A Firefighter Wife’s Struggle with Night Terrors, Part 1

By Anne Gagliano

This is something I’ve never really talked about or told anyone about outside my immediate family, because it is quite embarrassing. I’ve worried that if people knew about it they’d think I was nuttier than an outhouse rat. To be honest, I’ve secretly feared that maybe I am. Since I’ve never discussed it, I don’t know if other firefighter wives struggle with it or not; I’m taking a chance, baring my soul, and exposing a weakness with the intent of perhaps helping or encouraging another wife out there who may share this problem and is, as I have been, keeping it to herself. Ever since my husband Mike became a firefighter nearly 25 years ago and began working 24-hour shifts, I’ve struggled on and off through the years with a phenomenon known as night terrors.

A night terror, or “Pavor Nocturnus,” is not a nightmare. It is far, far worse. How did mine begin? I’ll tell you. It’s 1986, and I am a young wife and mother living in an apartment with my husband and newborn son Michael in Pineville, Louisiana. I am far from home, far from family and friends. Mike is stationed at England Air Force Base, where he is serving as a crash firefighter in the United States Air Force. We’ve been in Louisiana about six months now. With this new career, Mike works 24 on/24 off, then every two weeks he has a “Kelly day,” or day off, giving him a three-day break. For the first time in our marriage, I have to get used to “sleeping single in a double bed” every other night, which gets a little confusing. We’ve just moved to this apartment from our old apartment across the river in Alexandria. We moved here because a woman was raped at the old place and I could no longer bear to live there, for that was my worst fear. This new place is much nicer and I’m beginning to feel safe again.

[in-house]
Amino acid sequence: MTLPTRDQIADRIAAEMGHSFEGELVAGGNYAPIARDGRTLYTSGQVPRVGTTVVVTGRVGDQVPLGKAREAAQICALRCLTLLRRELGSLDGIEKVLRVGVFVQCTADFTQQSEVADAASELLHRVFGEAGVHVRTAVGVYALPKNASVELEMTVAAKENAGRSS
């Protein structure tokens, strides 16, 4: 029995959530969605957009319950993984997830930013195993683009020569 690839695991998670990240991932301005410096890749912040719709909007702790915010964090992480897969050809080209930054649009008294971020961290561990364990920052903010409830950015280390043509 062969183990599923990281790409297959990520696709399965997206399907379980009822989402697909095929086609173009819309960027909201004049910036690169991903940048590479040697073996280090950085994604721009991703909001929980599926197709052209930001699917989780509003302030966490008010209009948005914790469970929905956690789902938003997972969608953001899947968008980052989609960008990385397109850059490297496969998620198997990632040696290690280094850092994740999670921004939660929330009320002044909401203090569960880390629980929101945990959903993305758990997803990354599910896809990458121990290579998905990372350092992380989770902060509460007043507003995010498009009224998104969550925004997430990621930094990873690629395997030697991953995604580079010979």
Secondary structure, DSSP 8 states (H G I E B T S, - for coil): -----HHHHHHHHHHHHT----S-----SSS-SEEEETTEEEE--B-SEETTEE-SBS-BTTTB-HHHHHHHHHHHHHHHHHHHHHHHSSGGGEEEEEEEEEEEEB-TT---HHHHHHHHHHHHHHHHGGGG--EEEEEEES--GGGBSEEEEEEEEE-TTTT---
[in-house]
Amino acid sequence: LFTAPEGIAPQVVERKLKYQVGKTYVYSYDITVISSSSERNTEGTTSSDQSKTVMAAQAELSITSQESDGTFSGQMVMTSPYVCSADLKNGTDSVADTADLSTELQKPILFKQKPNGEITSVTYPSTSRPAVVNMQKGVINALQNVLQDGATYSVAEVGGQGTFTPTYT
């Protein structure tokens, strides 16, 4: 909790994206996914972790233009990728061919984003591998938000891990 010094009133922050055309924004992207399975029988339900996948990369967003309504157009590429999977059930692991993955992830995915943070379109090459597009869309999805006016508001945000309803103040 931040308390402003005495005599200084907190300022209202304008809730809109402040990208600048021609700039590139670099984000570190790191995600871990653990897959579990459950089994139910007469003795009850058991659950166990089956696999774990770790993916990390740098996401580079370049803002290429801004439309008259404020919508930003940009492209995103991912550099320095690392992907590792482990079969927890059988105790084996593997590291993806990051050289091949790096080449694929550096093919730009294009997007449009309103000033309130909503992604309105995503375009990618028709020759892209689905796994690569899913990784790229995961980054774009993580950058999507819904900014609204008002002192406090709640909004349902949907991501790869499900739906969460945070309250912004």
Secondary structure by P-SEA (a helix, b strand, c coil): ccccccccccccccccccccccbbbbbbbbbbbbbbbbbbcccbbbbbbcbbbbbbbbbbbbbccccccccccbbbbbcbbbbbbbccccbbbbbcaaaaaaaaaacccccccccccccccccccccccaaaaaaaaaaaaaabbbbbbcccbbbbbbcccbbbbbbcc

Then one day I get a crank call, a “sex call,” while Mike is on shift. At first I think it is Mike, because it sounds just like him, so I laughingly go along with it. But I soon begin to realize it’s not him and, in horror, I hang up. Mike and I later chuckle about it, but the problem is, the guy keeps calling back, and he happens to call every day that Mike is on shift! I begin to fear that this person is watching me, that he maybe lives nearby and can see when Mike’s car is gone. Or perhaps he’s another firefighter who knows Mike’s schedule. My anxiety mounts as day after day he calls.

One night I go to bed, alone and afraid, for I’d had another call that day. Our room is never quite dark because of the street light outside. I hear something. I open my eyes—a man is standing by my bed! I gasp in surprise and begin to scuttle away from him to the other side of the bed. I blink and blink, trying to see in the dim light. He’s there. I can’t believe what I’m seeing—a stranger is in my house, threatening me! I continue to blink, trying desperately to get a good look at him. I turn on the light; there’s no one there. My heart is pounding with a rush of adrenaline that is coursing through my veins. I’m breathing rapidly, even sweating now; I am in full fight-or-flight mode. I cannot even begin to describe the intensity of my fear, for the person standing there is as real as real can be, if only for a moment. My subconscious mind, in the early pre-REM stage of sleep, has played a horrible trick on me and my body couldn’t help but respond. I’ve just had my first night terror.